Good points. I was looking at a topographic map again earlier today and the contour levels are marked in meters, so the height didn't quite click in my foot/yards American mind right away. 2500 meters is definitely high ground. I had also read one of the histories where they made the point of how two companies of US Cavalry got separated in mid-march, because of the blizzard white-out. Blown snow, mixed with sand.... That was only a couple of weeks prior to these events and 50 miles to the west.So, in case that would be necessary they could have gotten water from melted snow?
Also, would be possible that the Villistas even if they were forced to withdraw that they might have let behind some men hidden to watch to the American position...
You're absolutely correct about getting water from the snow. The water treatment for creating potable water from other surface sources was just in transition. In camp, they'd be continually setting aside water in large kettles to settle out sediment, then it might be boiled, or run through a Lyster bag with calcium hypochlorite - both were very slow processes. Chlorine or Iodine was also used in the field.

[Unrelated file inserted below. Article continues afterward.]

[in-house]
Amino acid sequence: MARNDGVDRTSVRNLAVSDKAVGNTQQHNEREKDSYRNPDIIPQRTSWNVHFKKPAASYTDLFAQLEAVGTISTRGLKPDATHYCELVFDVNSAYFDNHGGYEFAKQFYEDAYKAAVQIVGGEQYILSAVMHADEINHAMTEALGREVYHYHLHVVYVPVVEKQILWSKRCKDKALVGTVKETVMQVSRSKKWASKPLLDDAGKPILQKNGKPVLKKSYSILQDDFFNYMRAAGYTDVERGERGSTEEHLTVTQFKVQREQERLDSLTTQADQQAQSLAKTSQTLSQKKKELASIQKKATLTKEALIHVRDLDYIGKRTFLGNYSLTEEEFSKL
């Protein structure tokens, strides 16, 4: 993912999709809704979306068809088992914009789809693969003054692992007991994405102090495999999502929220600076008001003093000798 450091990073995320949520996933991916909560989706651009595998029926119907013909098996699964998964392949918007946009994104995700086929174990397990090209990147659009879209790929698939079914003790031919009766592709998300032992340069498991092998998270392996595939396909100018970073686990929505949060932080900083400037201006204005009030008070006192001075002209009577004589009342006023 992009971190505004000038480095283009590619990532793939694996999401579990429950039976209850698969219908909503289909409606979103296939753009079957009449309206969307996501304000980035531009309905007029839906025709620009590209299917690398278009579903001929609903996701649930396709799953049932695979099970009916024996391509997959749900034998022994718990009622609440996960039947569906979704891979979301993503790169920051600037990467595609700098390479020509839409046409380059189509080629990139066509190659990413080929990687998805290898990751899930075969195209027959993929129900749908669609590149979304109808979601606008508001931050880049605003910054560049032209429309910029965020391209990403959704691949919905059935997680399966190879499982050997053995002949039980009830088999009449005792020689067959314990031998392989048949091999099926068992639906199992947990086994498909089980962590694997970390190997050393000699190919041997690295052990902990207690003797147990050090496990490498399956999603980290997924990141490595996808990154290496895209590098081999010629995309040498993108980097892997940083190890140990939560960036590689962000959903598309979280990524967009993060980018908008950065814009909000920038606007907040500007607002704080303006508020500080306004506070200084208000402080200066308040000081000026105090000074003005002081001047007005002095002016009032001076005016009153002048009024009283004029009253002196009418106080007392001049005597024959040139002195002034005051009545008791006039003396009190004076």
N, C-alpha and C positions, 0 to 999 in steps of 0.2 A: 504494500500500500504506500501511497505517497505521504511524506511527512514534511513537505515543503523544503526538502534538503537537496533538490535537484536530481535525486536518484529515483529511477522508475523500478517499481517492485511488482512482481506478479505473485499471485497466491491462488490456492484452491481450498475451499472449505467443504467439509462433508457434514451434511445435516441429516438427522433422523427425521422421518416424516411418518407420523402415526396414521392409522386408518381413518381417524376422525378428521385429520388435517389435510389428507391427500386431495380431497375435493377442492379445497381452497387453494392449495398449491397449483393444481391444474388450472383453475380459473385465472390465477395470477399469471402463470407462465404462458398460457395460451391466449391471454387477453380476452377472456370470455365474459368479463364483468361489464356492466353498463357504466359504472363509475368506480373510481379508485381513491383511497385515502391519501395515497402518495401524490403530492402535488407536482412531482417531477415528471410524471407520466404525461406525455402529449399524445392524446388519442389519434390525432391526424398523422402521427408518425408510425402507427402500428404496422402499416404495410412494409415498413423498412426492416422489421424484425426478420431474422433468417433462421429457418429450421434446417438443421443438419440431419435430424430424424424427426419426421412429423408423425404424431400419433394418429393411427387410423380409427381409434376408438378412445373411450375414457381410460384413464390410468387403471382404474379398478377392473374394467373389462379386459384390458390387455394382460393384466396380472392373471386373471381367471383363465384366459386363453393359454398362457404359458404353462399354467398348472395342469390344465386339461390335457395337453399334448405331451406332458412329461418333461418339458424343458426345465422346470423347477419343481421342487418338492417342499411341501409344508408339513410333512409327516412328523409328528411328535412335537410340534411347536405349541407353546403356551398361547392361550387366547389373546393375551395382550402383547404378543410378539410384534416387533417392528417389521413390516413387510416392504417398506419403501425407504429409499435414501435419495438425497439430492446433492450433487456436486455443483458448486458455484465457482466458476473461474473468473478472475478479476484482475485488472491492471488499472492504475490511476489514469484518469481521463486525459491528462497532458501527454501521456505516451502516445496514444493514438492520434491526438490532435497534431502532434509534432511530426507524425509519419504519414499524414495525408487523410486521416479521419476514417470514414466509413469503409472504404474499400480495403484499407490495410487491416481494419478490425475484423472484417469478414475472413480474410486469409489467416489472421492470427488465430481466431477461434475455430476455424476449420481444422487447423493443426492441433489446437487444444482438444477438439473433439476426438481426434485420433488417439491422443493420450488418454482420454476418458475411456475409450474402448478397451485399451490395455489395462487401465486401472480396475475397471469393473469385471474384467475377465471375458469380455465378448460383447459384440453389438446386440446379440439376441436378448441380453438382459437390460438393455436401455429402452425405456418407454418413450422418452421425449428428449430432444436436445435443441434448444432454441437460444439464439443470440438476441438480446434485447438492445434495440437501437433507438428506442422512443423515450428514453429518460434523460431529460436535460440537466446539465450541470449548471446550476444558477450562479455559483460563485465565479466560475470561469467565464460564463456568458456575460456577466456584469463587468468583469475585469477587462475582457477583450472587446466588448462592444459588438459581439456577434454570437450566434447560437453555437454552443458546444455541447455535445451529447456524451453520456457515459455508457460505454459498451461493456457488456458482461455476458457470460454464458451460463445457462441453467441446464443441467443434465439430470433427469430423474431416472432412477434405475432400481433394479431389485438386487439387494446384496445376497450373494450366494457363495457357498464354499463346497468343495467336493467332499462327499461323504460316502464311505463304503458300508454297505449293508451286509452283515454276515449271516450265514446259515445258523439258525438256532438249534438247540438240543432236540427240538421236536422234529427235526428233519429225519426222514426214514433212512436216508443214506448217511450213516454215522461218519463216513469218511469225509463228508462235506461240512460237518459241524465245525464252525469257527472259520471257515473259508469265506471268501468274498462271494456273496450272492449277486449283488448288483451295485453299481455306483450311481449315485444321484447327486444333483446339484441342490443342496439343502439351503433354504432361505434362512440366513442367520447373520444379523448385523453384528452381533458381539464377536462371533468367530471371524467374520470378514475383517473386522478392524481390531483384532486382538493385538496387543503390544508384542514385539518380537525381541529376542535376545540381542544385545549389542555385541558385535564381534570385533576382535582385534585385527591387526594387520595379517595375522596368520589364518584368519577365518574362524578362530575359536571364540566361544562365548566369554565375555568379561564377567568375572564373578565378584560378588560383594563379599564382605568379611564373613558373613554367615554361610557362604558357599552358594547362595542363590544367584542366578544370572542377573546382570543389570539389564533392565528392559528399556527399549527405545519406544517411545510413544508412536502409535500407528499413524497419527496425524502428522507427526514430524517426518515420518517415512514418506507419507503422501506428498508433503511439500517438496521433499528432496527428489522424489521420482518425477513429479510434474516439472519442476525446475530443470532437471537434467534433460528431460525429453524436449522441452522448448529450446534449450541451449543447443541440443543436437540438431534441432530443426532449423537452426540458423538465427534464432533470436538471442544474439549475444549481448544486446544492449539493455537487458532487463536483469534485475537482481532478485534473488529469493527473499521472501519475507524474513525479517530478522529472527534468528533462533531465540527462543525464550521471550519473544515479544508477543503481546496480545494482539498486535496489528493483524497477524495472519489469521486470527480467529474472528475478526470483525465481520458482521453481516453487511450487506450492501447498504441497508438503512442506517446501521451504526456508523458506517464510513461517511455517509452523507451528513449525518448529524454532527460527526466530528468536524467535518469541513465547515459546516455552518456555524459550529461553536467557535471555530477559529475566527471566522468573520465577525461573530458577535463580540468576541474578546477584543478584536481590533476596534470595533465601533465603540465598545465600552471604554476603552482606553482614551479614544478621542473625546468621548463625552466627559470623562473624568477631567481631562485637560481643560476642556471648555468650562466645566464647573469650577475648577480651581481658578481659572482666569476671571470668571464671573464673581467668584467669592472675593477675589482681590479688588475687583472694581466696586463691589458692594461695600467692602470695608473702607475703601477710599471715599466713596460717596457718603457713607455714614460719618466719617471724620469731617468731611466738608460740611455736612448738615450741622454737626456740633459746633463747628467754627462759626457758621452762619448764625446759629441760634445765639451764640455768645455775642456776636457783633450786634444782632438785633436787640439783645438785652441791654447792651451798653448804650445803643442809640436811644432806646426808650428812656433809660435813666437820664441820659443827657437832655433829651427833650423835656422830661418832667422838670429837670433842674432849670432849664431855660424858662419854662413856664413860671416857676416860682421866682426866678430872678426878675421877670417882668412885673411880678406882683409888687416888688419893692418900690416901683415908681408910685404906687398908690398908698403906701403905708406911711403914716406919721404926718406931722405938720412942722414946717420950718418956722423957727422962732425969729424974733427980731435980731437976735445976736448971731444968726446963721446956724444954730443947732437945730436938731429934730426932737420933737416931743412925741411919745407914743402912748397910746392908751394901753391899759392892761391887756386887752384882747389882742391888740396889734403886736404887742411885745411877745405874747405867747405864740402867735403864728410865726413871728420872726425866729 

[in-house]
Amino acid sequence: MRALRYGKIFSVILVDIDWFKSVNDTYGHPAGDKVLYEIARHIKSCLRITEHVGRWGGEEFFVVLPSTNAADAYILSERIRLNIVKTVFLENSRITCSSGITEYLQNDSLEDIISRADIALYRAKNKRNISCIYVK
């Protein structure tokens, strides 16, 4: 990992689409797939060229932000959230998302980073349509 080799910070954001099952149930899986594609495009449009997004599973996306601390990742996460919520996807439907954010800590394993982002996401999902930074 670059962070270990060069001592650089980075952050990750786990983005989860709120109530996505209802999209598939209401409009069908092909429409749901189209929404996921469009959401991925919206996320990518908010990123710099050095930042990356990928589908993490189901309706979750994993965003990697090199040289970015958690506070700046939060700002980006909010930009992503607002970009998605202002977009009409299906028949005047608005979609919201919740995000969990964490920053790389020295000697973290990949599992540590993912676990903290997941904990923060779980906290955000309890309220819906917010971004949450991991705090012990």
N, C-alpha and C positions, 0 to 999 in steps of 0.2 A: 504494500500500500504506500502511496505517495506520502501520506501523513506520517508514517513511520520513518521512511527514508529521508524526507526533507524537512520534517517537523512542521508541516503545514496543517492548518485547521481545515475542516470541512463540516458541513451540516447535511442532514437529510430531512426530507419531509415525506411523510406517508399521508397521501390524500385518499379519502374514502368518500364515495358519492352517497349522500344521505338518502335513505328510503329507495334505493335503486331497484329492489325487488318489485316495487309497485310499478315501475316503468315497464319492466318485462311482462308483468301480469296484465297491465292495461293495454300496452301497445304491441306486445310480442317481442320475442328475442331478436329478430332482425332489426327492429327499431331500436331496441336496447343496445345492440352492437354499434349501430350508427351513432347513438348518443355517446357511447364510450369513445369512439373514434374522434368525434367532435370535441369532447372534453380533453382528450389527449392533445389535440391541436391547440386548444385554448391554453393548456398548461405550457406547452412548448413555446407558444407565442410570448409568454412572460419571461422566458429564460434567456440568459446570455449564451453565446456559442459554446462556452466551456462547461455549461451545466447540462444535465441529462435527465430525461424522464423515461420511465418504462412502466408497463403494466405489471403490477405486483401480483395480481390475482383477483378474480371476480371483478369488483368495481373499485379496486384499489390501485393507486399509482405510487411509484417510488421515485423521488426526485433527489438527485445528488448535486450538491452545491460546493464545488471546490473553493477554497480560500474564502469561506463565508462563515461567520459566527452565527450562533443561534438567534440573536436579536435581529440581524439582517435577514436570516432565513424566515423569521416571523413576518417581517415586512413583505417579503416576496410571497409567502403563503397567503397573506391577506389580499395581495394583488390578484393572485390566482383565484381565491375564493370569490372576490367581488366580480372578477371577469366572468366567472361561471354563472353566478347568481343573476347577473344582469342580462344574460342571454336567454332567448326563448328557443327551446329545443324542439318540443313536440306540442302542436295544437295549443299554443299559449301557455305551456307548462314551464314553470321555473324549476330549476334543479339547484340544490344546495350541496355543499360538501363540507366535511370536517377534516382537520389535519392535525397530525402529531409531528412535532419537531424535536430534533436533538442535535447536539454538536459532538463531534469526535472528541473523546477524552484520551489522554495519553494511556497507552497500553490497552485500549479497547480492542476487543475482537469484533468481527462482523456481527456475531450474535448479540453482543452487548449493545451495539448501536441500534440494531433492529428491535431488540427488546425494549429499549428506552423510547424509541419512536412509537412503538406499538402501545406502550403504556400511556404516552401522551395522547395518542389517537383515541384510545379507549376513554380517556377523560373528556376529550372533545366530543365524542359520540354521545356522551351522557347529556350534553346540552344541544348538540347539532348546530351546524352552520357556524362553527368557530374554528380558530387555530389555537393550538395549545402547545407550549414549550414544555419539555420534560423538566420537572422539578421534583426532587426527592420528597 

The likelihood of an ambushing rear guard on the other side of the pass should be expected. Both sides used that tactic historically. The major bug-bear for Villa's soldiers was they were chronically short of ammunition, as they were cut off from Mexican government sources. Their raids on Constitutionalist bases were sometimes a calculated expectation of reaping more food and ammunition than they expended getting it. Prior to the Columbus raid, they could also tap into ammunition and gun purchases from US sources. After Columbus, that was more difficult, but was done (money talks...) Basically, they couldn't risk many drawn-out battles.
Many of the Villistas were combat veterans by this point of the Revolution, but with a fair amount of backfilled replacements (of varying levels of commitment). The heavier number of replacements needed after the disasters of 1915. Some of Villa's officers were professional soldiers like Col. Felipe Angeles - French-trained artillery expert. Others had less formal military training, but long service in combat leadership, like Cervantes and many others. Arguably the best tactical General on the continent at the time was Alvaro Obregon - Villa's one-time ally, but now his nemesis. Obregon was another with no formal military training, but one of those natural soldiers who picked up modern tactics on the fly and he understood how to make them work in most situations.
*edit* Sorry for pontificating there....